Over one‐third (36.84%) of Bangladeshi married men reported perpetrating some form of violence against their wives within the past year. Approximately 1 in 5 (19.56%) men reported perpetrating physical violence in the absence of sexual violence while 1 in 10 (9.52%) reported perpetrating only sexual violence and slightly less than 1 in 13 (7.76%) reported perpetration of both physical and sexual IPV within the past year (table 11).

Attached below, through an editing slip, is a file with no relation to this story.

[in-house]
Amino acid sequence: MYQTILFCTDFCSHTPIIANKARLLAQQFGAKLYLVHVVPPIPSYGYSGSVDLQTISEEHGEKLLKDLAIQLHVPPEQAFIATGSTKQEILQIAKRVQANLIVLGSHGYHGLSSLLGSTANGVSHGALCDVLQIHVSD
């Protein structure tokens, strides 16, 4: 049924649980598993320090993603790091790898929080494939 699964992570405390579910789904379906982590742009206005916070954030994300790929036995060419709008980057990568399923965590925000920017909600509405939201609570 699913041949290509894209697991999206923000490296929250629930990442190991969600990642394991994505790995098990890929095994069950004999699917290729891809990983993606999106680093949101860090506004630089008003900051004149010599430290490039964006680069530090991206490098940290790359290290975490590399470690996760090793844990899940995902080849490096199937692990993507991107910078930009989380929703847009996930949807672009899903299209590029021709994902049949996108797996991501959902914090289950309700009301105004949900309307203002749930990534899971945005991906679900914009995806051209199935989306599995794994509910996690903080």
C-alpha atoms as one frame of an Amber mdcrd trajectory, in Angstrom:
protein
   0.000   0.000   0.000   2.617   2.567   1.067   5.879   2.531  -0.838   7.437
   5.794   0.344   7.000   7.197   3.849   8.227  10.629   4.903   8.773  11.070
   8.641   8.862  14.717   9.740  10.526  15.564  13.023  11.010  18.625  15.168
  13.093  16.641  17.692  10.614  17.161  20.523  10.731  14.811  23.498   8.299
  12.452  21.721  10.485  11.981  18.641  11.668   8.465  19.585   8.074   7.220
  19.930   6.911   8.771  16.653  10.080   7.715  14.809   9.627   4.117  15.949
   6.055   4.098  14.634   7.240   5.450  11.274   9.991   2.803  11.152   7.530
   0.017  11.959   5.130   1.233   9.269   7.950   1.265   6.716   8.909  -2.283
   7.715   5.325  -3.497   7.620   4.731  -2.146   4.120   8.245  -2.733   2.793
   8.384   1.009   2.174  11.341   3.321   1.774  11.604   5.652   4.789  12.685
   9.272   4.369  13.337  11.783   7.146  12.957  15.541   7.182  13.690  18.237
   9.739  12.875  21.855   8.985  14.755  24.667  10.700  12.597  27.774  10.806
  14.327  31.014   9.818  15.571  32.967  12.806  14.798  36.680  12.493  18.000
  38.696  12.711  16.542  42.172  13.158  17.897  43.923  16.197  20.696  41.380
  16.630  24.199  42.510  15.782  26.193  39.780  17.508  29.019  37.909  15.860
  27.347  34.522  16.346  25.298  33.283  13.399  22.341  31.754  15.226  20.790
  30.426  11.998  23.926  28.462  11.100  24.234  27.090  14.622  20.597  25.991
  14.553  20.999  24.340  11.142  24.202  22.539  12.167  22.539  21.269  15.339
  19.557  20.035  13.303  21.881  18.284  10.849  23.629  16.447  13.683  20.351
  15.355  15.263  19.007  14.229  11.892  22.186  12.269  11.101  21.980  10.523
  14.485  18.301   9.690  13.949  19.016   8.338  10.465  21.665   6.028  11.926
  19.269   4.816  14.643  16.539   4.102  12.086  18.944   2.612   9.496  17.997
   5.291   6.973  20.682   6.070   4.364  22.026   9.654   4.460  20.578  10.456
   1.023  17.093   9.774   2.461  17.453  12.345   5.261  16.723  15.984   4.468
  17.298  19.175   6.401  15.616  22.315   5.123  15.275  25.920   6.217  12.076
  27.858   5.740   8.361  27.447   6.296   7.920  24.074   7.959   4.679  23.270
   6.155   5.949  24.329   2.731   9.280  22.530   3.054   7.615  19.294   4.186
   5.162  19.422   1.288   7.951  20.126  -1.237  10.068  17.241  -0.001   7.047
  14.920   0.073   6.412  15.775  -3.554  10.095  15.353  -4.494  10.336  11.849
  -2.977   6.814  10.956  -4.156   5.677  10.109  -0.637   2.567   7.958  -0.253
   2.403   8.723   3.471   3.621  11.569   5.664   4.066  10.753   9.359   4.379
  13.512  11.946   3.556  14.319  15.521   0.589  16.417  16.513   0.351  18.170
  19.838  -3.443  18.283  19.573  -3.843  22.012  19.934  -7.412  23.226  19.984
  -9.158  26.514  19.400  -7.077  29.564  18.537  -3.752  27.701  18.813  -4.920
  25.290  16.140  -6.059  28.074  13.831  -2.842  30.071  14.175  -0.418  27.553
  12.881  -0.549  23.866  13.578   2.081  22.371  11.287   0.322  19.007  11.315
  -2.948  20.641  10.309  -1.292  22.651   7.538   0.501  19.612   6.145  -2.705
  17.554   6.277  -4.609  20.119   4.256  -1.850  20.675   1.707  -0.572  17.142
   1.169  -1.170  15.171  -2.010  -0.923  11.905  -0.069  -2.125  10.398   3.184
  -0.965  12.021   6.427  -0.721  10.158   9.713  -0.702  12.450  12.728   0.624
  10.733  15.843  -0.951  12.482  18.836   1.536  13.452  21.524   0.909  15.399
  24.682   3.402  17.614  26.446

χ2 analyses revealed several significant differences in the prevalence of IPV perpetration across demographic groups. Specifically, younger men were more likely to report perpetration of all forms of IPV in the past year compared with older men, and men reporting higher levels of education were less likely to report perpetration of physical IPV, both alone and in combination with sexual IPV, compared with men reporting having received less education (as evidenced by non‐overlapping CIs for the youngest/lowest and oldest/highest categories of age and education). Although the trend regarding the relationship between education and sexual IPV without physical IPV perpetration is less clear, men completing secondary education were more likely to report sexual IPV only in the past year compared with those men who reported receiving no education (13.47% vs 7.05%). Across wealth categories, wealthier married men were less likely to report past‐year perpetration of any form of IPV and past‐year perpetration of both physical and sexual IPV but not of either physical or sexual violence alone. A higher prevalence of perpetration of any form of IPV in the past year was identified among Muslim as compared with Hindu married Bangladeshi men, but these differences were not significant for the three mutually exclusive categories of violence assessed.